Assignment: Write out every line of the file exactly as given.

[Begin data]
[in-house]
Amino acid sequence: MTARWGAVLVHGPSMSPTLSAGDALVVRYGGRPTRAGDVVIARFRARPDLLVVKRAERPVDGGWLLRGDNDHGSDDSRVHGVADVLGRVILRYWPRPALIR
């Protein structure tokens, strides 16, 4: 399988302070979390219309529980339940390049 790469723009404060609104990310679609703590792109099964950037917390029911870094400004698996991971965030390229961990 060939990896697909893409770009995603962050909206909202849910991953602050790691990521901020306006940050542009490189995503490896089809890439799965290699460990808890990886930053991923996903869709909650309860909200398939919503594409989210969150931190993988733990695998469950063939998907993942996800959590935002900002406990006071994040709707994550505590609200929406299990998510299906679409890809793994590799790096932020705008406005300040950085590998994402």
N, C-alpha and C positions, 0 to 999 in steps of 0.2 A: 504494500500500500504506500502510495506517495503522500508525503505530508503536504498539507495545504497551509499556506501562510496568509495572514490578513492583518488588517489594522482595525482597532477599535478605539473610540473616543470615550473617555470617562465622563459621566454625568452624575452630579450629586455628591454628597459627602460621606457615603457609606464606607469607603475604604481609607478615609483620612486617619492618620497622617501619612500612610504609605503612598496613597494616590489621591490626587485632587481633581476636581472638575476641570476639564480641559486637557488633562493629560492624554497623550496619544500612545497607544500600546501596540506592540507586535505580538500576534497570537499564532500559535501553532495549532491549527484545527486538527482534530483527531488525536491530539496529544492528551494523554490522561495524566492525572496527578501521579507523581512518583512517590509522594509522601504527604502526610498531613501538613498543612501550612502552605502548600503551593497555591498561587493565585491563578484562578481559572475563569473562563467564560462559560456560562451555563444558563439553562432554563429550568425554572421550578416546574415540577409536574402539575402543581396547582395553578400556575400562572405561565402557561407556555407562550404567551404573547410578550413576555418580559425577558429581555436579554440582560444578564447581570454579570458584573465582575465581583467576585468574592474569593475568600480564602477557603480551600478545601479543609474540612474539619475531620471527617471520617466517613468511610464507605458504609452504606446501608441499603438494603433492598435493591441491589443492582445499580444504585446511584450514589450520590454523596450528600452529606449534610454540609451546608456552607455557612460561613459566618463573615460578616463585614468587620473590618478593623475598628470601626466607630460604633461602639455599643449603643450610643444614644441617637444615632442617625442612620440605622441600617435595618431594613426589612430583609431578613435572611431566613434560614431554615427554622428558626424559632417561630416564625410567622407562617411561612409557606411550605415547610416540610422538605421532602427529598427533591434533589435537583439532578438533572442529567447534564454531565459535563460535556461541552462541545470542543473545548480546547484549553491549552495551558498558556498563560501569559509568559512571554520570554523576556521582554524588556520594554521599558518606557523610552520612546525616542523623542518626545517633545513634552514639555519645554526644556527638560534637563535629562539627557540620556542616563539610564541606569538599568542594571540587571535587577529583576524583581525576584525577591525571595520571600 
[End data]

[in-house]
Amino acid sequence: MTARWGAVLVHGPSMSPTLSAGDALVVRYGGRPTRAGDVVIARFRARPDLLVVKRAERPVDGGWLLRGDNDHGSDDSRVHGVADVLGRVILRYWPRPALIR
């Protein structure tokens, strides 16, 4: 399988302070979390219309529980339940390049 790469723009404060609104990310679609703590792109099964950037917390029911870094400004698996991971965030390229961990 060939990896697909893409770009995603962050909206909202849910991953602050790691990521901020306006940050542009490189995503490896089809890439799965290699460990808890990886930053991923996903869709909650309860909200398939919503594409989210969150931190993988733990695998469950063939998907993942996800959590935002900002406990006071994040709707994550505590609200929406299990998510299906679409890809793994590799790096932020705008406005300040950085590998994402």
N, C-alpha and C positions, 0 to 999 in steps of 0.2 A: 504494500500500500504506500502510495506517495503522500508525503505530508503536504498539507495545504497551509499556506501562510496568509495572514490578513492583518488588517489594522482595525482597532477599535478605539473610540473616543470615550473617555470617562465622563459621566454625568452624575452630579450629586455628591454628597459627602460621606457615603457609606464606607469607603475604604481609607478615609483620612486617619492618620497622617501619612500612610504609605503612598496613597494616590489621591490626587485632587481633581476636581472638575476641570476639564480641559486637557488633562493629560492624554497623550496619544500612545497607544500600546501596540506592540507586535505580538500576534497570537499564532500559535501553532495549532491549527484545527486538527482534530483527531488525536491530539496529544492528551494523554490522561495524566492525572496527578501521579507523581512518583512517590509522594509522601504527604502526610498531613501538613498543612501550612502552605502548600503551593497555591498561587493565585491563578484562578481559572475563569473562563467564560462559560456560562451555563444558563439553562432554563429550568425554572421550578416546574415540577409536574402539575402543581396547582395553578400556575400562572405561565402557561407556555407562550404567551404573547410578550413576555418580559425577558429581555436579554440582560444578564447581570454579570458584573465582575465581583467576585468574592474569593475568600480564602477557603480551600478545601479543609474540612474539619475531620471527617471520617466517613468511610464507605458504609452504606446501608441499603438494603433492598435493591441491589443492582445499580444504585446511584450514589450520590454523596450528600452529606449534610454540609451546608456552607455557612460561613459566618463573615460578616463585614468587620473590618478593623475598628470601626466607630460604633461602639455599643449603643450610643444614644441617637444615632442617625442612620440605622441600617435595618431594613426589612430583609431578613435572611431566613434560614431554615427554622428558626424559632417561630416564625410567622407562617411561612409557606411550605415547610416540610422538605421532602427529598427533591434533589435537583439532578438533572442529567447534564454531565459535563460535556461541552462541545470542543473545548480546547484549553491549552495551558498558556498563560501569559509568559512571554520570554523576556521582554524588556520594554521599558518606557523610552520612546525616542523623542518626545517633545513634552514639555519645554526644556527638560534637563535629562539627557540620556542616563539610564541606569538599568542594571540587571535587577529583576524583581525576584525577591525571595520571600 